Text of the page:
ICE Experts' Advice on Becoming a Sommelier
ICE Wine Experts Scott Carney and Paul Sherman
When asked how they would answer someone’s question of “how to become a sommelier,” both our Dean of Wine and Beverage Studies, Scott Carney (MS), and our LA Campus Lead Instructor of Wine Studies, Paul Sherman (MS Candidate), both went to the less obvious answer: “It’s hospitality, and it’s sales.”
While most people think the role of a sommelier is just about knowing the nuances of wine tasting and composition — and beyond that, food pairings — what often gets overlooked is the reality that being a sommelier is about selling wine.
“It’s not just mere appreciation of wine, there’s a financial context that can’t be left by the wayside just by being a good taster,” Scott says.
Though an insatiable curiosity for wine knowledge is vital to being successful in the professional beverage world, there is so much more to gaining the title of sommelier, either by profession and/or certification.
Paul harkens back to the origin of the role, reminding us “the definition of sommelier has broadened over time, but it was always a service-oriented role where you were presenting wines, as the keeper of a private cellar that you were maintaining for your lord or king, and then it expanded into restaurants to maintain the cellar and create profits, but the bottom line is you have to earn your keep.”
In the more modern world, there are a wide variety of career opportunities that fall under the purview of a sommelier role. From fine dining restaurants, to wine stores and wholesalers, the ultimate goal of sommelier training is being able to speak in the language of wine.
As Scott describes, acquiring a sommelier certification through the Court of Master Sommeliers indicates that “you've gotten up to a certain type of accreditation, which to potential employers basically acknowledges that you've put your head down, learned a certain vocabulary, a language to talk about wine and sell wine, you've done the work, become adept at listening to yourself and the wine and found words to describe it...You've recognized that [the job is] selling, it's not just mere appreciation of wine.“
How to become a sommelier
So how does one actually become a wine sommelier?
"You need to be trained in some way…I can't stress enough that you have to learn to taste and learn to trust yourself,” Scott says.
This is where ICE’s Intensive Sommelier Training course comes into play. Referred to by the instructors as a "box of information," the sommelier course is designed to help develop your palate by teaching you not just the structural dimensions of wine that are universal — like color, acidity, alcohol content and sweetness — but to hone in on what the deductive tasting method rubric refers to as “other.” These are the markers that are unique to the taster which come from personal experience and can only be learned, in Paul's words, “by the doing.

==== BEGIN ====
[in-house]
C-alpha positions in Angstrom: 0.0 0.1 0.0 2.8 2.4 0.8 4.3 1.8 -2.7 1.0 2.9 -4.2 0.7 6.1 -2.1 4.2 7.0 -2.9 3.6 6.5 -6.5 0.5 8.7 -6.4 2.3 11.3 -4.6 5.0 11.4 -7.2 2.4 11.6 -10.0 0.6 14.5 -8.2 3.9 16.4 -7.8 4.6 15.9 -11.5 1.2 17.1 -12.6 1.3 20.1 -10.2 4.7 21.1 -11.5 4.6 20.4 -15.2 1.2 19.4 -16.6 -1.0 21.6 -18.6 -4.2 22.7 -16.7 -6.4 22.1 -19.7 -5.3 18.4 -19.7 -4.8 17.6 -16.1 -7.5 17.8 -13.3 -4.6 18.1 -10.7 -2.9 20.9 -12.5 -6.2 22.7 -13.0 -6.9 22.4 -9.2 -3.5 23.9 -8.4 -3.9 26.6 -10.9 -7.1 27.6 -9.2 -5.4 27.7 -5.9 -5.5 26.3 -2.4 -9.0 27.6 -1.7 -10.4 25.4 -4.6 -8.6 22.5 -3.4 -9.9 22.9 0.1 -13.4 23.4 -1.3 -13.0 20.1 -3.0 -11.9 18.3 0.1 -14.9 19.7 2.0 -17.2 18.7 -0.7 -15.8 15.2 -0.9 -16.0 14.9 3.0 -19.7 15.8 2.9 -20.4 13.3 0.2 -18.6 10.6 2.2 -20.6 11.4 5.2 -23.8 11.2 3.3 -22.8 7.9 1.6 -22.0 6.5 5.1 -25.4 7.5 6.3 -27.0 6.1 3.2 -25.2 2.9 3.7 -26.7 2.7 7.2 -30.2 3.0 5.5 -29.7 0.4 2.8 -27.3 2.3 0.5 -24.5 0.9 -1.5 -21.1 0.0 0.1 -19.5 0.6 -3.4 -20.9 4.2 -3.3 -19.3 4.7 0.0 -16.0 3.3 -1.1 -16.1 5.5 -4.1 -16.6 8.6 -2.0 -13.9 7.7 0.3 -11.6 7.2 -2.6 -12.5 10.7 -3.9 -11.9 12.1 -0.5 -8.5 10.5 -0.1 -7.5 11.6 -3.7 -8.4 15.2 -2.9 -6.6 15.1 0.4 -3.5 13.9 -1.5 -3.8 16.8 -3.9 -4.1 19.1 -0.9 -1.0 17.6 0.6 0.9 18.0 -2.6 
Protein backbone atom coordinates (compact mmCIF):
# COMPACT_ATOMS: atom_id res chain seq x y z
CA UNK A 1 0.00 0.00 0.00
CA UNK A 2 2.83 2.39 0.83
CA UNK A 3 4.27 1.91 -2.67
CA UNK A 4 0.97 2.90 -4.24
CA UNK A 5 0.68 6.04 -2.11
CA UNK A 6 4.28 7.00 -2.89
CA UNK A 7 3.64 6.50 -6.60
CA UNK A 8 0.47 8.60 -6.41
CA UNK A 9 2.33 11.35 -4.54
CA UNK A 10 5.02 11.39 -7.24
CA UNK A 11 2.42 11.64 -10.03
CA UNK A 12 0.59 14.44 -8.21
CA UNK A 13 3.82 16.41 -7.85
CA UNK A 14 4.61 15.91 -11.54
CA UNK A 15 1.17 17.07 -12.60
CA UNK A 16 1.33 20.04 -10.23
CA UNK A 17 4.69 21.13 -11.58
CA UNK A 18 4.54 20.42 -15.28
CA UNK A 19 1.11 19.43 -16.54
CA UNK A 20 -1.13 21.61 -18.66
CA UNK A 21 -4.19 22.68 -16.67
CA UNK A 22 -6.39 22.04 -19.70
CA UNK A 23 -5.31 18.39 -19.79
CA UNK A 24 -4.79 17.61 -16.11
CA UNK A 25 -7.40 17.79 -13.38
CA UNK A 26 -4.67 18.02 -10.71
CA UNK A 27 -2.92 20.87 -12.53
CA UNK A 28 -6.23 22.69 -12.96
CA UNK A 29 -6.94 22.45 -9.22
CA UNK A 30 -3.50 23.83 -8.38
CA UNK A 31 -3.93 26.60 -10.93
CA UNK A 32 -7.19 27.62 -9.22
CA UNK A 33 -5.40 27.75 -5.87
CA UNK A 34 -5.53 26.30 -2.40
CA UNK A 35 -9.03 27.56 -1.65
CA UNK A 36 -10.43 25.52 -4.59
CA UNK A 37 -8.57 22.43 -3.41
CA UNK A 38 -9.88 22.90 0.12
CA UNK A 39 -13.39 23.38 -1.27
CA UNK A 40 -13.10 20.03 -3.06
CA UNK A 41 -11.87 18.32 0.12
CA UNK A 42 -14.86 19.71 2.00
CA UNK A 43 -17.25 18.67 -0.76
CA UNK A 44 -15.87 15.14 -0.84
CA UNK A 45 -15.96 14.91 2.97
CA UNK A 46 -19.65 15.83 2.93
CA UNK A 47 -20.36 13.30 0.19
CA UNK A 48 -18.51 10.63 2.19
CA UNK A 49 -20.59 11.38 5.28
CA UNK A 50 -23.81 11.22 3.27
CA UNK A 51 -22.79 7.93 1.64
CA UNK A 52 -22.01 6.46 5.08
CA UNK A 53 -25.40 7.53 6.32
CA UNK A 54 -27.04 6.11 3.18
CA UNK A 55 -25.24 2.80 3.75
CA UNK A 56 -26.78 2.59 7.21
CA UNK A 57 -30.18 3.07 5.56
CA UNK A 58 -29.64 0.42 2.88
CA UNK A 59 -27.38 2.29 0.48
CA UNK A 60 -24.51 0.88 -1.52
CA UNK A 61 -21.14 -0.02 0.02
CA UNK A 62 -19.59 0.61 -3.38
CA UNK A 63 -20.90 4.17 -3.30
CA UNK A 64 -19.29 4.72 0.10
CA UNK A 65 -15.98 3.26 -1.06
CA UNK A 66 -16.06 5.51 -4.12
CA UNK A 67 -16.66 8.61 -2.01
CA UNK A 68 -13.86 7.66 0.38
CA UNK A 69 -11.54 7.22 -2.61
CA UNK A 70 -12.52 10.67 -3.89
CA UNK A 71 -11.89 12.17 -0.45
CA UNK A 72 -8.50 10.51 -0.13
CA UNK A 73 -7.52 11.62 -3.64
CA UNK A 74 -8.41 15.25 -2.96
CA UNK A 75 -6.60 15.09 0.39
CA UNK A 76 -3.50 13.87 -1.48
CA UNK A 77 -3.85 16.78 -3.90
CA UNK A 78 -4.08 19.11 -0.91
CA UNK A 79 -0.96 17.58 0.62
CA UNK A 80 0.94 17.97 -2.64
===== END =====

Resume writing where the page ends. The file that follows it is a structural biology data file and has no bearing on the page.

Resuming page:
"You have to taste constantly to build that recognition," he says. "The more you smell and taste something, the more your body is able to retain that sense. Sense memory is invaluable and that’s not something you can learn by reading about it in a book.”
Possible sommelier career paths
Once that training is complete, the career trajectory of a sommelier, as with most careers, can take many different paths.
With decades of experience meeting with potential students and building relationships across the industry, Scott frequently reminds sommelier certification hopefuls that no work is wasted.
“People come to me saying, 'I’m in tech,' or 'I’m in baking,' or 'I’m in marketing, and I’ve always liked wine so I thought this might be a way to go'…and I say ‘absolutely,’" Scott says.
Scott believes that your past experiences can be incorporated with wine education. For example:
- Writers may be able to write for a wine periodical
- People with financial work experience may be able to work in wine selling on a micro or macro level
- Sales or marketing professionals can apply the same skills a role as a purveyor or wine store owner
Many students also come from within the business, such as bartenders who want to improve their wine knowledge in order to move to a beverage manager position, or waiters looking to take on the additional responsibilities of wine selection and service. For some, this means finding a company they align with and proving their work ethic while biding their time until a position opens on the sommelier team.
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In all of these circumstances what cannot be oversold is the value of a network. With instructors and guest lecturers coming into class regularly, students of the Intensive Sommelier Training course have access to building these relationships in their classroom. In addition, volunteering to pour for tasting events increases their exposure to potential employers.
“Sometimes, you’re one conversation away from a job,” he says.
Regardless of the path one takes within the beverage world, exposure to sommelier continuing education and the formal recognition of a Court of Master Sommeliers, Americas sommelier certification is a key stepping stone into the rewarding world of a career in wine and beverage.
"The most important thing is to enjoy the act of learning,” Paul says.